Peer assessment is also called peer review. In Part 1, we wrote a little about peer assessment and feedback literacy. Peer assessment enables students to develop feedback literacy.

It is important to talk to the students about why peer assessments are useful. A good class environment can help ensure that as many people as possible feel a mutual obligation to invest effort in the feedback. Time is scarce for most people taking flexible programmes and courses. They must feel that the exercises are useful. They must do enough assessments to make them competent in the exercise, but not so many that they get bored of it.

Advice and tips for peer assessment:

  • Talk to the students about why giving and receiving feedback from fellow students is useful
  • Good assessment criteria help students feel more confident about what to look for, and enable them to provide higher quality feedback.
  • The assessment criteria may well be developed jointly by the tutor and the students.
  • Give students examples of past feedback.
  • Students The TAG model:
    1) Tell something good: Say something positive about the product/process.
    2) Ask a question: Ask a constructive question about the product/process.
    3) Give a suggestion for improvement: suggest a change in the product/process.
    Peer assessment can be used formatively and in a process-oriented way to give the recipient a chance to improve before the final assessment.
  • Feedback literacy can also be practised informally and orally.
  • A more active approach to peer assessment is when the recipient is explicit about what they want feedback on.


Facilitation to ensure that students take part in the assessment of their own work and reflect on their own learning is a requirement at e.g. upper secondary school level (38) and a good educational principle in all learning situations.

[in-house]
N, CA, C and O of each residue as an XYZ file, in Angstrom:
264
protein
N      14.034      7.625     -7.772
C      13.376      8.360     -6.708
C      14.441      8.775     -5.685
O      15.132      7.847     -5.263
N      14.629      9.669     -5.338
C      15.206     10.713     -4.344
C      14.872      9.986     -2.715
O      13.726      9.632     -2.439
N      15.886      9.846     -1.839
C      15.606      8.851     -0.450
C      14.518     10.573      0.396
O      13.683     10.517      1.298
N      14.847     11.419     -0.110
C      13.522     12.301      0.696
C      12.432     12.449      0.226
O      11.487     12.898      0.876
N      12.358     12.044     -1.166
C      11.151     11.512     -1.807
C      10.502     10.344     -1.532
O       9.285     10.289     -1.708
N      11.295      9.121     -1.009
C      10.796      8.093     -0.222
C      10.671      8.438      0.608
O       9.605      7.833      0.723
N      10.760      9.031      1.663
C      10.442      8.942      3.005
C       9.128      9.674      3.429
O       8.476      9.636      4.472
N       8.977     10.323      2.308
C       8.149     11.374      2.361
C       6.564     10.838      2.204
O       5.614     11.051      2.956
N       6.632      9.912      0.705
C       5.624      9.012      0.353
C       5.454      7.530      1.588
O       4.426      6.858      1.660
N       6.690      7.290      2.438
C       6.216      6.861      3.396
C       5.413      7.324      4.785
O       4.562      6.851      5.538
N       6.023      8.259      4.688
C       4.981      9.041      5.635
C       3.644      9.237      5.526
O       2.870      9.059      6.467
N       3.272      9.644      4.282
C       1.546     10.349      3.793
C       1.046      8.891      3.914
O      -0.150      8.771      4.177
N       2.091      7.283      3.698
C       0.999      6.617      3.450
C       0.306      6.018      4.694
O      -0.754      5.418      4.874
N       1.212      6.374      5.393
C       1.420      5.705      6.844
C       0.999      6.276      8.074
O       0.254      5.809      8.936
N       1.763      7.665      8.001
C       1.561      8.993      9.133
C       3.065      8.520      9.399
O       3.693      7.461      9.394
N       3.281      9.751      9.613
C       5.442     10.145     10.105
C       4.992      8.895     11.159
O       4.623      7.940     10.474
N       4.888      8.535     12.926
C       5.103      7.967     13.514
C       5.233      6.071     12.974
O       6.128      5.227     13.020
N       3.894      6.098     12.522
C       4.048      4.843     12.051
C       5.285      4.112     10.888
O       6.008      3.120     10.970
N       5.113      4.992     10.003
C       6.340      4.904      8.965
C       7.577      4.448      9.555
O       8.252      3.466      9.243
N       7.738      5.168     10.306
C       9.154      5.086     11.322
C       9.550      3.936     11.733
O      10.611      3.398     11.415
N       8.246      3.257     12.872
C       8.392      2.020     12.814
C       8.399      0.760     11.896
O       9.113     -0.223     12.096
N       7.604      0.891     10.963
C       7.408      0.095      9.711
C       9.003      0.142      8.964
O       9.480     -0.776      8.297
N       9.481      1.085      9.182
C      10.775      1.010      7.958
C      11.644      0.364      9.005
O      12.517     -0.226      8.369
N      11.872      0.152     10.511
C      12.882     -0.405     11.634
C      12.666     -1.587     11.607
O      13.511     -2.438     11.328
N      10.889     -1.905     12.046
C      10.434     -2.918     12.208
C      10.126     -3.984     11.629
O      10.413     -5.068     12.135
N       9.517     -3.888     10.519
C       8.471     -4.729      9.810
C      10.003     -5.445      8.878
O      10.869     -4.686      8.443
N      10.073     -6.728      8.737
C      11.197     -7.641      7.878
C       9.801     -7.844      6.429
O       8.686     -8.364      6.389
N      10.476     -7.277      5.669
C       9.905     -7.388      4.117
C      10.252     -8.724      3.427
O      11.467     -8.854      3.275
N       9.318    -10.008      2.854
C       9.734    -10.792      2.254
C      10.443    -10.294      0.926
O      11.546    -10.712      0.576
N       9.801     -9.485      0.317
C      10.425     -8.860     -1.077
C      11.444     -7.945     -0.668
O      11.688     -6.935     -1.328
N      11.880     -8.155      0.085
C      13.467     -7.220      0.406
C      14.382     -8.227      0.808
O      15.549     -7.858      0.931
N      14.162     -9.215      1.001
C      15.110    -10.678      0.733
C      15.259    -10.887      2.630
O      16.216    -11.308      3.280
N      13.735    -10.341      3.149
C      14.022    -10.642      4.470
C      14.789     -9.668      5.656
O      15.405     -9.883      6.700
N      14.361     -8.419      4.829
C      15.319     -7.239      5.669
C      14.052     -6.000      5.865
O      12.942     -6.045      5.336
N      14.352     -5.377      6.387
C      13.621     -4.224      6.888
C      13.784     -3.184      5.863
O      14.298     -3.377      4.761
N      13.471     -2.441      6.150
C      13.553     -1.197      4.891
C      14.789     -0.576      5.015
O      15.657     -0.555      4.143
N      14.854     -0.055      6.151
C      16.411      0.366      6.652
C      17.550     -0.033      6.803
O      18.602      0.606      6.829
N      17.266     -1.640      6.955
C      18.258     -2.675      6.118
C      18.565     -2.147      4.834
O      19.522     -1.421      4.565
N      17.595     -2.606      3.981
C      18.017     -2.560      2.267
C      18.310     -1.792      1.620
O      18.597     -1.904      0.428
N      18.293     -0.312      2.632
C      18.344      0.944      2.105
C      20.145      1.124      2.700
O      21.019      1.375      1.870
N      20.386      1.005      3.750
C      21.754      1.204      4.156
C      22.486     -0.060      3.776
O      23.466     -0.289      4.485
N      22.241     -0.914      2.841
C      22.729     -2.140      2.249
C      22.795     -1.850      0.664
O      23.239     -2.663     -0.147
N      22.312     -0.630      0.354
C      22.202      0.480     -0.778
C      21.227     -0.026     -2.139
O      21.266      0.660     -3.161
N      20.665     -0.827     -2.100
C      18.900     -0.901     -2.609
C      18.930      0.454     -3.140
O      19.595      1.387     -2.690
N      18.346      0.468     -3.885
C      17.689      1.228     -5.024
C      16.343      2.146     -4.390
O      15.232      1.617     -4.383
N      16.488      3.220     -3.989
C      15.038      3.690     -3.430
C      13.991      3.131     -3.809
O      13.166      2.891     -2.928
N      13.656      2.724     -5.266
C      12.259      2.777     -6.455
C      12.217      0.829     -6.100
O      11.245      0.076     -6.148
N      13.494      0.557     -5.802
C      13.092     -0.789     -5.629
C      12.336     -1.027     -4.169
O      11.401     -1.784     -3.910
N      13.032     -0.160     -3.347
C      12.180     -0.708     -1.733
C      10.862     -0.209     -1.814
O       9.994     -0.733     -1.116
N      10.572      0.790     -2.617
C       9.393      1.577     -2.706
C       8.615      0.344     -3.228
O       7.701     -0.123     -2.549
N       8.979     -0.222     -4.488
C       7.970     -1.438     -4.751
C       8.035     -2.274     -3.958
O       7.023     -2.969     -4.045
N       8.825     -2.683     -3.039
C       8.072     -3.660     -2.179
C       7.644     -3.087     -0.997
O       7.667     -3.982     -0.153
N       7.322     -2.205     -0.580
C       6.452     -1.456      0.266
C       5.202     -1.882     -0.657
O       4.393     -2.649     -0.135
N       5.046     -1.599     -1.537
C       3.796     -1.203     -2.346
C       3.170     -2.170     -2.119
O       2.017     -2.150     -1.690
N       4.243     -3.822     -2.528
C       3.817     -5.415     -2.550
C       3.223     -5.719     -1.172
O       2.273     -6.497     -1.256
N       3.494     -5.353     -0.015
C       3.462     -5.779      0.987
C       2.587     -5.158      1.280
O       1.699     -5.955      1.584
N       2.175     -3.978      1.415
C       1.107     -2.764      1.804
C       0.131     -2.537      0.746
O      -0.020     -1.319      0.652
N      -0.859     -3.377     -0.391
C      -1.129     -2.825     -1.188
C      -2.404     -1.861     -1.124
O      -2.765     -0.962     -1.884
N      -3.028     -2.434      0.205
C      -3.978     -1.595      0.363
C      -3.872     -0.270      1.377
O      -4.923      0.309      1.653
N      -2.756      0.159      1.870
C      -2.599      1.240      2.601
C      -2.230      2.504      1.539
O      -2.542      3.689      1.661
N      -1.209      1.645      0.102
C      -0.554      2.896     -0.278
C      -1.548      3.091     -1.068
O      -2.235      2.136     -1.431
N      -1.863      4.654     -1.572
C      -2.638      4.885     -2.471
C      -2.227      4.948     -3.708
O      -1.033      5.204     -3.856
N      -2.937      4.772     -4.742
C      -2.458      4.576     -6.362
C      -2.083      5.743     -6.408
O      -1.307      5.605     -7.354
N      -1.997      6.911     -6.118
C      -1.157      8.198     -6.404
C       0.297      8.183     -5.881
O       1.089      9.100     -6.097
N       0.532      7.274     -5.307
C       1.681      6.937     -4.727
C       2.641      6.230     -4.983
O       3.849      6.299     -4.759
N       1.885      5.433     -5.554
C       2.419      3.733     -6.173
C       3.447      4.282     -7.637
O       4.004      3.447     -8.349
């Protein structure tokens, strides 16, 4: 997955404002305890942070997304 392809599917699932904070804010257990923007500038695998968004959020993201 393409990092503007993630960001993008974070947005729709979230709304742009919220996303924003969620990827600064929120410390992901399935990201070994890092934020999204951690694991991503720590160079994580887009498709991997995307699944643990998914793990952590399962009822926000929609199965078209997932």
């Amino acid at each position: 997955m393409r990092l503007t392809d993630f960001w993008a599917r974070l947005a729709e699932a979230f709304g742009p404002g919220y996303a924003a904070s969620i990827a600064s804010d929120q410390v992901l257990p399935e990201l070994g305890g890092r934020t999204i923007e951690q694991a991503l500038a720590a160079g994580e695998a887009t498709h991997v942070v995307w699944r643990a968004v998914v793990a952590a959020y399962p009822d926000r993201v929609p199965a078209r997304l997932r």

Self-assessment should not only have a retrospective element: What have I learnt? What did I do to get to where I am now?, but also forward-looking: What do I need to achieve the learning objective? What do I need to do specifically?

Both a learning log and reflection papers are examples of individual self-assessment. Discussions between students or with tutors about their own learning may also be useful in self-assessment work.

At the time of writing (autumn 2023), there is a lot of talk about how artificial intelligence (AI) and advanced language models (such as ChatGPT) will impact exam assignments and actual exams. At the same time, tutors are exploring how the new technology can be used as a learning partner and assessment assistant.

One of the challenges associated with asynchronous assessment activities is knowing that it is the students who have completed the assessment activity themselves and that they have only used the permitted aids.

Although the pace of development is rapid, experience of flexible forms of assessment from the technological developments of recent years may be useful.

Advice and tips on formal assessment without unwanted use of other sources:

  • Link the exam assignments directly to projects or practices the students have been involved in.
  • Combine written work with a short oral examination to substantiate that the students actually have the knowledge demonstrated in the texts.
  • Multimodal texts, such as digital storytelling or videos, are more difficult to create with artificial intelligence.
  • Let the students write or record their reflections on their own learning in relation to the learning outcome descriptors/competence aims and learning processes.
  • Create guidelines for the use of artificial intelligence and other sources together with the students, so that they know where the boundaries are.
  • Use synchronous forms of assessment such as oral exams.
  • Ask students to use references from the curriculum.


  1. 36

    Dysthe, O. & Engelsen, K. S. (2011). Portfolio practices in higher education in Norway in an international perspective: Macro‐, meso‐and micro‐level influences. Assessment & Evaluation in Higher Education36(1), 63–79.

  2. 37

    The checkpoints are taken from the Regulations concerning admissions, studies, assessment and degrees at the University of Bergen, Section 6-2-5 On portfolio assessment

  3. 38

    Regulations for the Education Act (2006) Section 3-10